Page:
A colonoscopy is a safe and effective method for visual examination of the intestinal mucosa using a long, flexible, tubular instrument (colonoscope) that has a small camera on the tip. It is used to diagnose colon and rectal problems, to perform biopsies, and to remove colon polyps. With colonoscopy, it is now possible to detect and remove most polyps without abdominal surgery.
Colonoscopy is more accurate than colonic irrigography for detecting polyps or early colon cancer. Often found polyps can be removed immediately, and their timely removal in the intestine prevents the development of cancer. Most colonoscopies are performed on an outpatient basis with minimal discomfort, usually without sedation. The advantages of colonoscopy without sedation are the avoidance of possible complications (presedation, aspiration, bronchospasm), and shorter examination time.
You need a colonoscopy when you have constipation or diarrhea of unknown cause or bleeding, which indicates possible colon or rectal problems, to check for unexplained abdominal pain and when there is gastrointestinal bleeding (positive blood in the stool - occult bleeding). You also need the examination if you suffer from chronic inflammatory bowel disease (colitis), if it is necessary to remove polyps, stop bleeding, remove foreign bodies, and to monitor patients with a history of polyps or colon cancer. According to the Croatian Cancer Registry, colon cancer ranks second in terms of frequency among the total population. For this reason, the recommendation of the World Gastroenterology Society is that a colonoscopy is necessary for every person over the age of 50, regardless of symptoms, and people with a close family history of colon cancer should have their first colonoscopy no later than the age of 40.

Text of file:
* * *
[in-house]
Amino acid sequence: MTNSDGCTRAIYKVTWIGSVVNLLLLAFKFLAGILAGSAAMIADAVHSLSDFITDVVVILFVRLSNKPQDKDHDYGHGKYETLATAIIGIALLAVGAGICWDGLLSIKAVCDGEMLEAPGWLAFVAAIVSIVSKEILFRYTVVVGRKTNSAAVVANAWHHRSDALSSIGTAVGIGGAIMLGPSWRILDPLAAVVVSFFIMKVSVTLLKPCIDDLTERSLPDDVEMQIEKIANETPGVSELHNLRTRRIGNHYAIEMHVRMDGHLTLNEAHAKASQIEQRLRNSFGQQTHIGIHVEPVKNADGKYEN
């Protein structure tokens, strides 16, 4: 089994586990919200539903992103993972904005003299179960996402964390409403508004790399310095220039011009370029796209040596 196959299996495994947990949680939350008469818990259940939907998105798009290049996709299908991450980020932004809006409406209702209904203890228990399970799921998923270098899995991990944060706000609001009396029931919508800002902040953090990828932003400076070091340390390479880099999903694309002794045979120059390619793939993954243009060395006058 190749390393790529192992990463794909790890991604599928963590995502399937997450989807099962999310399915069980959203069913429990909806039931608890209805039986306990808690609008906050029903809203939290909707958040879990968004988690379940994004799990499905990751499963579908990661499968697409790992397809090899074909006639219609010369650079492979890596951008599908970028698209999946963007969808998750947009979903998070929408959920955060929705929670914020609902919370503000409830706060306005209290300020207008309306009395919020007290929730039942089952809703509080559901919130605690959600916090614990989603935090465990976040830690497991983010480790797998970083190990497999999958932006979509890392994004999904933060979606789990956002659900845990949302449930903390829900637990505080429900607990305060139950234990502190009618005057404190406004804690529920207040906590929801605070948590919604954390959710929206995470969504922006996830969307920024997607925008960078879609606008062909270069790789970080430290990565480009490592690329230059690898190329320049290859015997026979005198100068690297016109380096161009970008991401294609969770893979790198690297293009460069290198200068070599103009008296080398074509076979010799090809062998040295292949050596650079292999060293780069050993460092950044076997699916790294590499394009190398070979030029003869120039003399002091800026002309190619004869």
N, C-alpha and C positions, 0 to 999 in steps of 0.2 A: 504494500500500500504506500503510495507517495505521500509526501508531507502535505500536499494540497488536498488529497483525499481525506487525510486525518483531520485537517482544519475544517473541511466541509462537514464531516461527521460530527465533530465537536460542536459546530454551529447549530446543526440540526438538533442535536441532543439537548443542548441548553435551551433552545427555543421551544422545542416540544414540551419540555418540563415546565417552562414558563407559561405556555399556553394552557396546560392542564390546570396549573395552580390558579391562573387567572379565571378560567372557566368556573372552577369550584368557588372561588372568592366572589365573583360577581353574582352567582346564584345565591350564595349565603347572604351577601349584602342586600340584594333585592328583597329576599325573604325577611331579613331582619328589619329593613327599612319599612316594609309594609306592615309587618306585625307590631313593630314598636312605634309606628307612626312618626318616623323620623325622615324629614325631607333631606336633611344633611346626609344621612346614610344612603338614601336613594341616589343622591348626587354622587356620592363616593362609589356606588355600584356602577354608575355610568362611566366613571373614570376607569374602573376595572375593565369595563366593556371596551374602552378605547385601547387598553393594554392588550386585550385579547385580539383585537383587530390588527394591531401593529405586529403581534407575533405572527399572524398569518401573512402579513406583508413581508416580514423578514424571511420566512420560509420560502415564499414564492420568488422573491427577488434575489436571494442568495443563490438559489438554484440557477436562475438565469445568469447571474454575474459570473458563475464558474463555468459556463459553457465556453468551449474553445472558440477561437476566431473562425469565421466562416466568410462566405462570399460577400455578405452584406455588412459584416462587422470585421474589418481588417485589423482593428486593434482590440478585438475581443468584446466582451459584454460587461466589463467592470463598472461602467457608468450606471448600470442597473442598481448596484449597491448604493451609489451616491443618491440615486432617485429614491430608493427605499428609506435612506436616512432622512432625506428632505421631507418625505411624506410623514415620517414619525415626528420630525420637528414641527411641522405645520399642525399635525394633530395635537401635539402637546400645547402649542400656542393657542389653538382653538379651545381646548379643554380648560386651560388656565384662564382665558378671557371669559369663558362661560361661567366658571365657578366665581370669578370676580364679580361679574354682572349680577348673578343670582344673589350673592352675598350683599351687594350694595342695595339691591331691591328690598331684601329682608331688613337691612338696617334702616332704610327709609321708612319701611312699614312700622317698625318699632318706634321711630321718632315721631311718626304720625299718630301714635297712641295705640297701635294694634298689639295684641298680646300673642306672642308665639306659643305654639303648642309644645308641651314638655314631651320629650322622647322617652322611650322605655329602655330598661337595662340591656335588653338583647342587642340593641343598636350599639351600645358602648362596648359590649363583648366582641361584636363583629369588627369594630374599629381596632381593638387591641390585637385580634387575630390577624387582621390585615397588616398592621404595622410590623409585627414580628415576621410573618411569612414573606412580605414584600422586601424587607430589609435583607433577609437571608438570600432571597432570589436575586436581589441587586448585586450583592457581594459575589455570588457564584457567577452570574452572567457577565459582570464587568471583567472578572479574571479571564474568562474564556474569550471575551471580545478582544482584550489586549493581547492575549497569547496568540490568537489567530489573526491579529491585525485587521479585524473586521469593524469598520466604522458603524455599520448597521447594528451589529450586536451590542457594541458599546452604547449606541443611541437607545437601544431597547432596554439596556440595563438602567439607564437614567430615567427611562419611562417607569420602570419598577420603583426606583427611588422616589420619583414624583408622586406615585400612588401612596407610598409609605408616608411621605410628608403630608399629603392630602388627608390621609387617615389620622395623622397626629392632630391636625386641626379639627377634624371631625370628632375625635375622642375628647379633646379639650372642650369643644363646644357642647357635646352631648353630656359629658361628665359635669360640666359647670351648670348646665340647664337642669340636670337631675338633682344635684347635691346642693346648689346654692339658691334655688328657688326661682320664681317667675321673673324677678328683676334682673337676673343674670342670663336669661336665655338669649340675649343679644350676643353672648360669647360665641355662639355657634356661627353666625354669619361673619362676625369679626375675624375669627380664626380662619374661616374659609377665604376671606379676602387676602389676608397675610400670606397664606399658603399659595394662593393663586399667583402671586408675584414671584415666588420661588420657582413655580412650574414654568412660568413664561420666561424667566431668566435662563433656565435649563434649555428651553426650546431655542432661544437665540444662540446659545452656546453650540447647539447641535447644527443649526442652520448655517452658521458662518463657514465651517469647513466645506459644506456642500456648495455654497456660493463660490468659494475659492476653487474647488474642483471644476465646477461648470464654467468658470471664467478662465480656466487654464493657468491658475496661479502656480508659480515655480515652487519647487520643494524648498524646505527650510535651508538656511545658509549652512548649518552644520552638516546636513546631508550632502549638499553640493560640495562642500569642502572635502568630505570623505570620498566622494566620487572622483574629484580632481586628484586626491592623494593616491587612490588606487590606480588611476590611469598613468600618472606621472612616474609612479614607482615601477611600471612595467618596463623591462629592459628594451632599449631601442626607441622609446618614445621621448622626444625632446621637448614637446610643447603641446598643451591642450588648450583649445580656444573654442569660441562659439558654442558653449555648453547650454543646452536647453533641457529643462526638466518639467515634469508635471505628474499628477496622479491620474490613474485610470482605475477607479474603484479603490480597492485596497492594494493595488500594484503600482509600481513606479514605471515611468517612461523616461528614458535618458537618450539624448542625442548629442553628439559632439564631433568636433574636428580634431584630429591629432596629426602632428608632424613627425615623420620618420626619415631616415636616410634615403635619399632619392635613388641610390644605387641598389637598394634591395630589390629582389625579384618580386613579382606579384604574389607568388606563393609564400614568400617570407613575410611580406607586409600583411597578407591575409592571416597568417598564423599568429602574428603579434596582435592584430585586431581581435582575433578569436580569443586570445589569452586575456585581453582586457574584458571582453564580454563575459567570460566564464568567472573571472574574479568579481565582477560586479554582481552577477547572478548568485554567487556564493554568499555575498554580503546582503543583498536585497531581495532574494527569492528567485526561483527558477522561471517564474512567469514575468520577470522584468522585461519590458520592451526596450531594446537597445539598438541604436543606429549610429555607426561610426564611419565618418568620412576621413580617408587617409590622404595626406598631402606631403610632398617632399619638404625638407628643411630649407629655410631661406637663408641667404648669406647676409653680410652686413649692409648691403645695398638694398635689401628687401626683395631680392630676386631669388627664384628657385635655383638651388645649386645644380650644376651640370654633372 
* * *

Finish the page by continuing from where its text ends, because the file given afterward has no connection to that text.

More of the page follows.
Before the examination, you will be given to wear disposable underpants with an opening in the area of the final part of the intestines. The examination is performed in the lying position on the left side with the knees slightly pulled to the chin. The doctor starts the examination by placing a local anesthetic gel around the exit of the large intestine. After that, he examines the anus and the terminal colon with a finger, and then puts the tip of the colonoscope into the last part of the large intestine. Then, by blowing air, he moves the flexible tube through the intestine towards the beginning of the large intestine (cecum). After this part of the intestine has been examined, the colonoscope is slowly pulled out. The doctor may ask you to turn on your back or right side during the examination so that he can more easily advance through the bowel. He or she may also ask you (or the nurse) to put pressure on certain areas of your abdomen with your hand to limit the colonoscope from twisting. You will receive the result after the search is completed. If a biopsy was performed, you will receive the findings, i.e. pathohistological diagnosis (PHD), a few days later. You may feel bloated for a couple of hours after the examination with passing gas because of the air that was blown into the intestines during the examination. You may also notice some blood with the first stool. Colonoscopy and biopsy are very safe when performed by an experienced doctor and most people have no problems after the test.
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